Ferrari: Stories from Those Who Lived the Legend
by John Lamm
The subtitle says exactly what this book is about. Ponder it a moment. What expectations do these words generate? If you’re looking for a subjective, decidedly Ferrari Rules! take on the world, this is the book. No stats, specs, data, tables or even cohesive story arc here (“And on the third day God/Enzo begat…”).
Upon first picking up the book one cannot fail to be impressed by its sheer size and weight, the glorious photos and the excellent paper.
It starts innocent enough, with a joke about Ronald Reagan, the Pope, and Enzo. And then, right away, there’s the first test of the reader’s willingness to stick with it. Especially those readers for whom not everything revolves around the Red Planet. Lamm asks, “Ever recall anyone wanting to be buried in a Ford, Bugatti, Honda, or Lotus?” Why, yes, we do. A book could be written about just that! I’d be in it—and not with a Ferrari. Why go there? But, the book can grow on you—if you heed the advice on the second page: partake of it in small bites; lest [a] the relentless rah-rah pep rally causes irreconcilable conflicts with what one knows of proper automotive history or [b] the sheer breadth and width—even if not the depth—has one disoriented. A few examples to illustrate the latter: Enzo’s British secretary “La Brenda” making pasta and steak for Gilles Villeneuve who is staying at her apartment (sleeping in her bed, no less. But not with her in it.); Sam Posey juxtaposing Luigi Chinetti’s firm belief that the factory settings on the cars from Maranello could not be improved upon vs. Penske’s relentless tinkering; or Roberto Vaglietti applying as an 11-year-old boy to Enzo himself for a job (now he runs Ferrari Classiche). Some voices are from the grave, as it were: Klemantaski reminiscing about the perks of trading his seat in Astons for one in Ferraris during two of his five Mille Miglias. An undeniably colorful picture emerges—but the dominant hue is “rosy.”
It’s a bit like a reunion. Everyone has a story to tell. With blessed 20/20 hindsight all the toils and tribulations are forgotten, maybe even forgiven. In a different recent Ferrari book none other than Nick Mason, a serious collector and driver, opens his Foreword by saying: “I think it’s true to say that Ferrari has made plenty of bad cars, but also many great ones.” This is the sort of leavening that makes the dough rise; you won’t find it here. There’s at most a faint whiff of occasional criticism. You’ll have to make it to page 108 to find that the author is not entirely unaware of this because here he writes, about Carroll Shelby—of whom, of all people, one would expect to hear an admission of at least mixed feelings—that “unlike the rest of the people in this book, Shelby wasn’t out to glorify Ferrari.” Informed readers will know what’s what and take it in stride but one worries for the wide-eyed novice who will drink this all in and take it as gospel.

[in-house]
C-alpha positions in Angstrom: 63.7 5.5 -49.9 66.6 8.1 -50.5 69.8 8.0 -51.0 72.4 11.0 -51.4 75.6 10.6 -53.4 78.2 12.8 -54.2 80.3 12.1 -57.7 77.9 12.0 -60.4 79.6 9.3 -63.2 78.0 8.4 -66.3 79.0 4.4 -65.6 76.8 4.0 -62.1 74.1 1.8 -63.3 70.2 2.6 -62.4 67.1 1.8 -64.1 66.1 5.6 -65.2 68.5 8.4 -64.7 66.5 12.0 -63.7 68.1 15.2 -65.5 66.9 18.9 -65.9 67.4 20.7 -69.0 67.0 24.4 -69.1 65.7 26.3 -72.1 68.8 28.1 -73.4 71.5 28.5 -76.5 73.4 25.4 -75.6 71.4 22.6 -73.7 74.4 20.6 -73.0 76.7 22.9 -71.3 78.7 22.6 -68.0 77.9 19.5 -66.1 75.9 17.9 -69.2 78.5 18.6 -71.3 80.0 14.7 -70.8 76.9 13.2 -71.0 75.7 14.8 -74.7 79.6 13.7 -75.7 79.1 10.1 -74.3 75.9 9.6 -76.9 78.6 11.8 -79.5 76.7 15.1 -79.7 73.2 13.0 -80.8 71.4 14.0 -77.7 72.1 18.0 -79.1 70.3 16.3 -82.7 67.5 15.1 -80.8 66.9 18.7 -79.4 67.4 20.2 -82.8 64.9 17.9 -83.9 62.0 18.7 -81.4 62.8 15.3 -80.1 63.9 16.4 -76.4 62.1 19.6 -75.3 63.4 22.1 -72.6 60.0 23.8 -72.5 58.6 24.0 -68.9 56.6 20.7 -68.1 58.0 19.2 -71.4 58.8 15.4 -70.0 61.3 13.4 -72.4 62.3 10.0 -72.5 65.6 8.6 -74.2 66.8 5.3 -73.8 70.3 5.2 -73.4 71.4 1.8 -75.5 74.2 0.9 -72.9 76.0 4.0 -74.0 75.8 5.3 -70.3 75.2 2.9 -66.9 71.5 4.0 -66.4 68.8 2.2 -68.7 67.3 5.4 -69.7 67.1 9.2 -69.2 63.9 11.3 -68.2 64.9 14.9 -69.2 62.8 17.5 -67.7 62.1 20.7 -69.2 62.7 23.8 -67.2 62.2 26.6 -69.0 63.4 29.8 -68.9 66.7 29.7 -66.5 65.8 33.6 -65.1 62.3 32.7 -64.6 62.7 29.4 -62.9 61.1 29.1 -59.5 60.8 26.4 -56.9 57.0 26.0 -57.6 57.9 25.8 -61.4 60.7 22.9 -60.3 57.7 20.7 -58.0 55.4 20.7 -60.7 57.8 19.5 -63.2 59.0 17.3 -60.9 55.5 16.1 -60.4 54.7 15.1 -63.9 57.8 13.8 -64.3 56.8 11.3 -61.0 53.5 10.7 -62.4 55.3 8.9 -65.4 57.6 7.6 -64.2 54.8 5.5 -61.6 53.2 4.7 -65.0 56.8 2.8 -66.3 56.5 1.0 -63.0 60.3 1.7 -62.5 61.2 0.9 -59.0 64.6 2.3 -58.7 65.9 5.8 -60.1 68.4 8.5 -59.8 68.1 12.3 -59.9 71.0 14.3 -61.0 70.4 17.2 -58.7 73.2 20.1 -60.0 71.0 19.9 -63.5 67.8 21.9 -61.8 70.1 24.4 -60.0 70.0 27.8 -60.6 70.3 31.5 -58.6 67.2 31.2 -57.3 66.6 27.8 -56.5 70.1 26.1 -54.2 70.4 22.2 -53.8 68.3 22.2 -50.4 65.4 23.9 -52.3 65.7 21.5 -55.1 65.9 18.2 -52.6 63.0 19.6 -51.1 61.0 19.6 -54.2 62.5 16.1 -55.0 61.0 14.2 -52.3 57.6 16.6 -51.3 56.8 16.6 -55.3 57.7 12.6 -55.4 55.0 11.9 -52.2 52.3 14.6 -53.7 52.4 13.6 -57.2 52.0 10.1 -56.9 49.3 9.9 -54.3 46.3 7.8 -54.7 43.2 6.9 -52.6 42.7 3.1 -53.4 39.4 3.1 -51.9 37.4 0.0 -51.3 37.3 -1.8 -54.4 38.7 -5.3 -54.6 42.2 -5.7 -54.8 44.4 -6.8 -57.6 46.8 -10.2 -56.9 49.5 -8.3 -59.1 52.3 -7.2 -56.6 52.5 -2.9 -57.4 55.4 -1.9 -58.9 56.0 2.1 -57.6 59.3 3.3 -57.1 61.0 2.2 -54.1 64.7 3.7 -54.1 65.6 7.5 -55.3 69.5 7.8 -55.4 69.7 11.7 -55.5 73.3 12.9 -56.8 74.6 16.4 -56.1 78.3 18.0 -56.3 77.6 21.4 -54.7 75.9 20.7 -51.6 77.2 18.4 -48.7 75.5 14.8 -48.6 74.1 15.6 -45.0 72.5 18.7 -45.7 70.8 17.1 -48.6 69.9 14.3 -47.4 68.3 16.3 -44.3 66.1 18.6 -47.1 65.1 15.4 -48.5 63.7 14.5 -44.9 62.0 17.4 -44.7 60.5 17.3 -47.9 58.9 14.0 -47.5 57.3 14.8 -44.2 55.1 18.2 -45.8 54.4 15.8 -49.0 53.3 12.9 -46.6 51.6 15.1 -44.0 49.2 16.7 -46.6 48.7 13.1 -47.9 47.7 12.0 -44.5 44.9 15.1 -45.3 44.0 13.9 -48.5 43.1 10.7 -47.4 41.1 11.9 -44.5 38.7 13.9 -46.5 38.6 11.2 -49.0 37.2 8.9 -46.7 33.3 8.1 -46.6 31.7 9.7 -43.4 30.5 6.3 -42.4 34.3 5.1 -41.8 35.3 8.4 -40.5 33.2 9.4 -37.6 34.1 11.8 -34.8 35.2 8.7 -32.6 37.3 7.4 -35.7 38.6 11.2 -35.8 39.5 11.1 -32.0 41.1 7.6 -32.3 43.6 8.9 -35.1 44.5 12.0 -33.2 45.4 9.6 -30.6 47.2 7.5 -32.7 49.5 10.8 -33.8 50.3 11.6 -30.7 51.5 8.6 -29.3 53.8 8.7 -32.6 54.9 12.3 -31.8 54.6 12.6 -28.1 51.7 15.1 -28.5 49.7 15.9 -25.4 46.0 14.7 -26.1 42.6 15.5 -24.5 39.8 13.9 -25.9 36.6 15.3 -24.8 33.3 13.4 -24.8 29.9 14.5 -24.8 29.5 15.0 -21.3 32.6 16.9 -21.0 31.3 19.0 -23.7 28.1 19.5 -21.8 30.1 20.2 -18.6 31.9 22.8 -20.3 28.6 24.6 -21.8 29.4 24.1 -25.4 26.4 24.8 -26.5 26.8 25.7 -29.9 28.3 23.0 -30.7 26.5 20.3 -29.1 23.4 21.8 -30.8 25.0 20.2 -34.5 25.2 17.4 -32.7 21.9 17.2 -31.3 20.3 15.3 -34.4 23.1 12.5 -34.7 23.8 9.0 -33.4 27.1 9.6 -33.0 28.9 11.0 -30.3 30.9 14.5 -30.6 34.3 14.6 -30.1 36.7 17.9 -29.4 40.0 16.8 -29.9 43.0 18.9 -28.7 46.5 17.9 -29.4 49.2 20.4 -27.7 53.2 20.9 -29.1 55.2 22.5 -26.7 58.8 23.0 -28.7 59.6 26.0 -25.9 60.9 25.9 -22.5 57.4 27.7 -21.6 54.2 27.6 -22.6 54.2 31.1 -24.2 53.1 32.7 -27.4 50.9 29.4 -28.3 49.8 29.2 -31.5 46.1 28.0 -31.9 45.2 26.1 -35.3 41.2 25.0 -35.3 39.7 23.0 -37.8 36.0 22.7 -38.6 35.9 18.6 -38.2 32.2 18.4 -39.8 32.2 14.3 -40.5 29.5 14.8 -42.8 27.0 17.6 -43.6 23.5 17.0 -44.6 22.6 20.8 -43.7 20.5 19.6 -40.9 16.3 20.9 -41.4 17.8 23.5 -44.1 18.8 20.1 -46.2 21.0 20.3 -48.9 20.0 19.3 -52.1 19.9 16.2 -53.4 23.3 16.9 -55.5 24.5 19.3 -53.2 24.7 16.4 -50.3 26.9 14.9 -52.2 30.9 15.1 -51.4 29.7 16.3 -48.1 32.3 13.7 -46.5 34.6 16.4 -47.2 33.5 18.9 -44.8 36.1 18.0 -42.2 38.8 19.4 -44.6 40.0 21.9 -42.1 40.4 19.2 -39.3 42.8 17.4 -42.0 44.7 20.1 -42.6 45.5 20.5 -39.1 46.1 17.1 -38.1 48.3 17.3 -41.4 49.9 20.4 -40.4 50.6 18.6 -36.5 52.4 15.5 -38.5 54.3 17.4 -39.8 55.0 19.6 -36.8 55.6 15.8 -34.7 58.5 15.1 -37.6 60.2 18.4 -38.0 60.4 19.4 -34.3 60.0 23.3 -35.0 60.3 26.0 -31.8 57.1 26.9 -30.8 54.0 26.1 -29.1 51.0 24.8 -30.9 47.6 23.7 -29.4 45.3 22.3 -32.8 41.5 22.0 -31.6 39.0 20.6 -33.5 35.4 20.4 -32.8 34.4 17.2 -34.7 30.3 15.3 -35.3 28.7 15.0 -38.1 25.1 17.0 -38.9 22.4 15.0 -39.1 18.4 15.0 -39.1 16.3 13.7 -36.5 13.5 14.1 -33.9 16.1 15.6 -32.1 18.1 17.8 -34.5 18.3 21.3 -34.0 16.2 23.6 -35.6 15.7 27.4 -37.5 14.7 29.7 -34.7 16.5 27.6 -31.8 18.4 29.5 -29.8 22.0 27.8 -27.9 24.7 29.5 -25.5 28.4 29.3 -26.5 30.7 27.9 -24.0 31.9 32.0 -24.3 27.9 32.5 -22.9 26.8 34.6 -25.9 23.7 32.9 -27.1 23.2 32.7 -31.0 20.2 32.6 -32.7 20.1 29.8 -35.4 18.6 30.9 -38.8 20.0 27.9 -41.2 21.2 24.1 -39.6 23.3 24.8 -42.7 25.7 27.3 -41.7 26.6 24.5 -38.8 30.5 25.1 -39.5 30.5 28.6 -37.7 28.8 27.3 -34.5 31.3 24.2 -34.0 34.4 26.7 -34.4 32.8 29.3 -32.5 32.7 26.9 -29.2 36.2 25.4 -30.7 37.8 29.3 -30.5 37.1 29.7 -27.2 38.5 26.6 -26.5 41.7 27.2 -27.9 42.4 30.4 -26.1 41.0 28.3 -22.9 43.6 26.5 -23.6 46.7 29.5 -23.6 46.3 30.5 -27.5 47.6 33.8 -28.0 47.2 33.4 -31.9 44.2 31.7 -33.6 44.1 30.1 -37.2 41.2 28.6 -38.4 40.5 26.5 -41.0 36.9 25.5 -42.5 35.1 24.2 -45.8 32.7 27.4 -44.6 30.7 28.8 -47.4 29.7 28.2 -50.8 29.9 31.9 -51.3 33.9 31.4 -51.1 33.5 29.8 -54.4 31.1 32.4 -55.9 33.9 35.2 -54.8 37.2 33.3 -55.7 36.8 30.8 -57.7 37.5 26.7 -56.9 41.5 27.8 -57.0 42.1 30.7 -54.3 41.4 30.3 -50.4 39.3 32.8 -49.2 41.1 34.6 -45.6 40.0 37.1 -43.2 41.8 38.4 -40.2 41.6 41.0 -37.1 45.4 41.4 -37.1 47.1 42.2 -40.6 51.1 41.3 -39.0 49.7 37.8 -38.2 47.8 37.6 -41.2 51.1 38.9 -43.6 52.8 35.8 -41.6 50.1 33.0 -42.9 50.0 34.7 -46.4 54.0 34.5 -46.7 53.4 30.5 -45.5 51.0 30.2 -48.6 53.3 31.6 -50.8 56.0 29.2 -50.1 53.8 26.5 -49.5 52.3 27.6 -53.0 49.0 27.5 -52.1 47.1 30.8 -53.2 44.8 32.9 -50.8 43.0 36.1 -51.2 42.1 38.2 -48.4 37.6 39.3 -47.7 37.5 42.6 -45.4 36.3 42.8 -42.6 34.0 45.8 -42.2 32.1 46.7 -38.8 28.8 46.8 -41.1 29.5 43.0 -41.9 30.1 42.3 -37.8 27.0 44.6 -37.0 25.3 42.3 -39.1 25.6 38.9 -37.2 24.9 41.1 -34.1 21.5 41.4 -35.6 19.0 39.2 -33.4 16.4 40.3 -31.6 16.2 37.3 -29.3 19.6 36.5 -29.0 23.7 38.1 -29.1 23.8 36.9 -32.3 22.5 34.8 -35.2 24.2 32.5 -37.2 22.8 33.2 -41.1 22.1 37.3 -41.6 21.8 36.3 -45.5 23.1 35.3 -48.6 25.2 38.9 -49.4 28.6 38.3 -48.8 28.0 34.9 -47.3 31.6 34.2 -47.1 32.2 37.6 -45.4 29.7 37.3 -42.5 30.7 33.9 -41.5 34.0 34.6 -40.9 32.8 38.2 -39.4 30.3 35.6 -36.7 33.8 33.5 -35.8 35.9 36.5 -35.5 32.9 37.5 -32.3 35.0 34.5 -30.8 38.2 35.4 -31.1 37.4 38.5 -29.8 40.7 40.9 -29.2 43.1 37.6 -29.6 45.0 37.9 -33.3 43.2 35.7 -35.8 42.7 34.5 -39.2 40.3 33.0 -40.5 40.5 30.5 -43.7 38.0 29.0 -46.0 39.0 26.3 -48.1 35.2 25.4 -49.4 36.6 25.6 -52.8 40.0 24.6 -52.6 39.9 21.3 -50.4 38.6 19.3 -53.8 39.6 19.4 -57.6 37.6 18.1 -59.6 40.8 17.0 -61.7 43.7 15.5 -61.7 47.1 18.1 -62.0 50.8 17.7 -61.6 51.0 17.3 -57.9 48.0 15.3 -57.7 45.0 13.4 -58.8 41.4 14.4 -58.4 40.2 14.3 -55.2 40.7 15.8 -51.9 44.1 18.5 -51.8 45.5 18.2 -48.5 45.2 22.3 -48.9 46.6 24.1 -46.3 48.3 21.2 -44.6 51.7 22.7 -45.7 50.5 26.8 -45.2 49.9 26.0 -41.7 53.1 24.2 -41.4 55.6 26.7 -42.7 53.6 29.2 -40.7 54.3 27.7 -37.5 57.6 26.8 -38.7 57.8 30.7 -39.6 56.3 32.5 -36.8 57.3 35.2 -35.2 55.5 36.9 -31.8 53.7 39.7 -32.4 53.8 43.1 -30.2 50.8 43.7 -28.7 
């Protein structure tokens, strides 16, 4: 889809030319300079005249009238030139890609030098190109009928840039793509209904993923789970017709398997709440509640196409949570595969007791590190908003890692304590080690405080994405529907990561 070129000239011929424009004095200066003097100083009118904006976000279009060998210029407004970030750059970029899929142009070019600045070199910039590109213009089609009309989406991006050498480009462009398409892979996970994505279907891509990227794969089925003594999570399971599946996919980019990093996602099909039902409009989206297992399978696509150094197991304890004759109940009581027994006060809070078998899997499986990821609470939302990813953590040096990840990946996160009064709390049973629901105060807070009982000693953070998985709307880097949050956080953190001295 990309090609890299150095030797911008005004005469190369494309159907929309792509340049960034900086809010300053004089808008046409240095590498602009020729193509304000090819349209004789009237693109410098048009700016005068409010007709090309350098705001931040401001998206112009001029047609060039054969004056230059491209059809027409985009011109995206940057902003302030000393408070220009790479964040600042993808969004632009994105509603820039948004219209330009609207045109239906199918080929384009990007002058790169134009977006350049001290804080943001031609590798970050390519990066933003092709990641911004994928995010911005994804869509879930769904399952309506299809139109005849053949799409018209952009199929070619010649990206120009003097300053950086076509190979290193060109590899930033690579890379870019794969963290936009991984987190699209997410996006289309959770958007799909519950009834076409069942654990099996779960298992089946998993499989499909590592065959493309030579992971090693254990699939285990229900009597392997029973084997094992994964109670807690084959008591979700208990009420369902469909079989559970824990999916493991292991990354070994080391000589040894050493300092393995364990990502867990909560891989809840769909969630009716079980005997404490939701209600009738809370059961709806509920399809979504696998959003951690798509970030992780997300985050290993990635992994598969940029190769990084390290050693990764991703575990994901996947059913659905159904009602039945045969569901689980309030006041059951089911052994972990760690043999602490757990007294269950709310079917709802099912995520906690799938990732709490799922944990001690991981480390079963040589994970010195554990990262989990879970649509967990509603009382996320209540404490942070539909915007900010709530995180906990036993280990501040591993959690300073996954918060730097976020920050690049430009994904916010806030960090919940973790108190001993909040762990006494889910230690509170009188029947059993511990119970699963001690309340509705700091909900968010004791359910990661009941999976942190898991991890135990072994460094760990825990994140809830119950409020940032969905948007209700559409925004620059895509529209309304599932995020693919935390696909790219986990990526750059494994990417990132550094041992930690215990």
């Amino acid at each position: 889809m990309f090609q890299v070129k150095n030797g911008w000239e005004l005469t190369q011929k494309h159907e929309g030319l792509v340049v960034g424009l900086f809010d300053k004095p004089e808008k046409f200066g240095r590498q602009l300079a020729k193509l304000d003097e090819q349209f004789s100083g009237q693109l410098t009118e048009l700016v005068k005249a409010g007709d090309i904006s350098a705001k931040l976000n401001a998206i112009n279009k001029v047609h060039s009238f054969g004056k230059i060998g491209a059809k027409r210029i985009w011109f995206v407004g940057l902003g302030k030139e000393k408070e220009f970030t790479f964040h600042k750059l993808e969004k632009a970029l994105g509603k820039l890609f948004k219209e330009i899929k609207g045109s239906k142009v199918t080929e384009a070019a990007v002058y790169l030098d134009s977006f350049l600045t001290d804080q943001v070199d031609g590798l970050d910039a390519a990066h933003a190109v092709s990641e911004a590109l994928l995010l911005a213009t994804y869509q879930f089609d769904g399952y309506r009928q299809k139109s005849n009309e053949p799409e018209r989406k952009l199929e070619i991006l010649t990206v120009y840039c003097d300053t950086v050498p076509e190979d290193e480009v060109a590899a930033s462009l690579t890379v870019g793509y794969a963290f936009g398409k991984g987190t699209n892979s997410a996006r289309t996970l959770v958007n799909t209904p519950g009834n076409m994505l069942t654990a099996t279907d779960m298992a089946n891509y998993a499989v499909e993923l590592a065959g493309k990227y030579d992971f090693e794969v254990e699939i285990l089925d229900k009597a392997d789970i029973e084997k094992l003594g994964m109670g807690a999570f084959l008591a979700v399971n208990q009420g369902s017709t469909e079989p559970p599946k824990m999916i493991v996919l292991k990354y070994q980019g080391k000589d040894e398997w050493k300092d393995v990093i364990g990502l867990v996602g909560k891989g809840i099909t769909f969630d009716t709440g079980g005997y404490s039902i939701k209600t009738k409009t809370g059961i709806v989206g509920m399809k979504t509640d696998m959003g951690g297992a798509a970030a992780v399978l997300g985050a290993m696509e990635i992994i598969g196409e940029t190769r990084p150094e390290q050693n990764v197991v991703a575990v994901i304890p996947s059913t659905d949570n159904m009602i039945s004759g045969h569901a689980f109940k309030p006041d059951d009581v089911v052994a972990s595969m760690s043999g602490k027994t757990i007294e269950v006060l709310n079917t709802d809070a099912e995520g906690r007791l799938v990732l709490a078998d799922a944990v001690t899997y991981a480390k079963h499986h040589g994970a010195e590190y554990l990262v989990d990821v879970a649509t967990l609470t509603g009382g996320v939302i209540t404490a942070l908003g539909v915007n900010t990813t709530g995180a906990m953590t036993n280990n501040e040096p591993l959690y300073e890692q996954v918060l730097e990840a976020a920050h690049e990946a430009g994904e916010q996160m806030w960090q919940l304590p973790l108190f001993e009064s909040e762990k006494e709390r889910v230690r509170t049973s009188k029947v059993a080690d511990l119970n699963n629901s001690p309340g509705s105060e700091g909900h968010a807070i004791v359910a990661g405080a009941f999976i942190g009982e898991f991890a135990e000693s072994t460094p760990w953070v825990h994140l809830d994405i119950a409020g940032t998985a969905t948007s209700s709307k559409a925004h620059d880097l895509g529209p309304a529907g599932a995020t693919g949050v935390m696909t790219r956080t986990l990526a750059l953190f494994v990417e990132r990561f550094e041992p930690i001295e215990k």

One voice that is missing is that of 7-time F1 World Champion Michael Schumacher. Come to think of it, while the book does encompass road cars, race cars, and concept cars, no one from the modern-era F1 scene was interviewed. Well, there is Luca di Montezemolo but he has been and still is wearing many different hats. Singling him out is relevant inasmuch Lamm divides Ferrari history into an Enzo era and a Montezemolo era. He, and some others, are in fact interviewed several times. Their commentary on different eras offers useful insights into the firm’s place in the world—both in terms of what changes and what doesn’t. (Getting that just right is a key ingredient in what makes the Ferrari cocktail potent.)
The book is divided into eras, beginning with a basic mise en scene in the 1940s and then covering the subsequent decades chapter by chapter in similar manner: first the production cars then race/racing cars and, if applicable, GP-specific commentary. Each commentator takes on one particular, isolated, often anecdotal facet of the story. No clear picture emerges, nor—see paragraphs above—is it meant to. Both the tifosi and the newbie will, however, come away with the impression that Ferrari—the man and the car—was/is something that immeasurably enriched the automotive landscape.
The book has an Index—and if you can dial in your eyeballs to read 4-point type you will discover it to contain most proper names mentioned in the book and all the car models. That the book takes its photography serious is evident in the fact that the credits take pride of place at the front of the book (and, unlike the Index, in regular-size type). They come from a large number of sources but most are Lamm’s. He’s been at it since attending his first race at Elkhart Lake’s Road America in 1960 and been a journalist all his professional life. Several books as well as stints at Motor Trend andRoad & Track magazines and regular contributions to Japan’s Car Graphic, Australia’s Wheels, and France’s Automobiles Classiques have earned him several awards including an International Automotive Media Association lifetime achievement award—which surely means the best is yet to come.
The photos are large, crisp, well reproduced and captioned. For good measure there are the occasional factory brochure or race poster, and Chuck Queener’s less-is-more layouts should not go unmentioned. Even the dust jacket is upscale with its raised lettering and extra beefy paper.
In terms of historical fullness, this book is not meant to be the only Ferrari book you own. Lamm’s reason for doing this one? 1, the world never tires of seeing Ferrari photos and 2, it is a rich and varied story. If books of this nature are what’s missing in your library, do also take a look at Stone/Dal Monte’s The Ferrari Phenomenon.
Copyright 2011, Sabu Advani (speedreaders.info).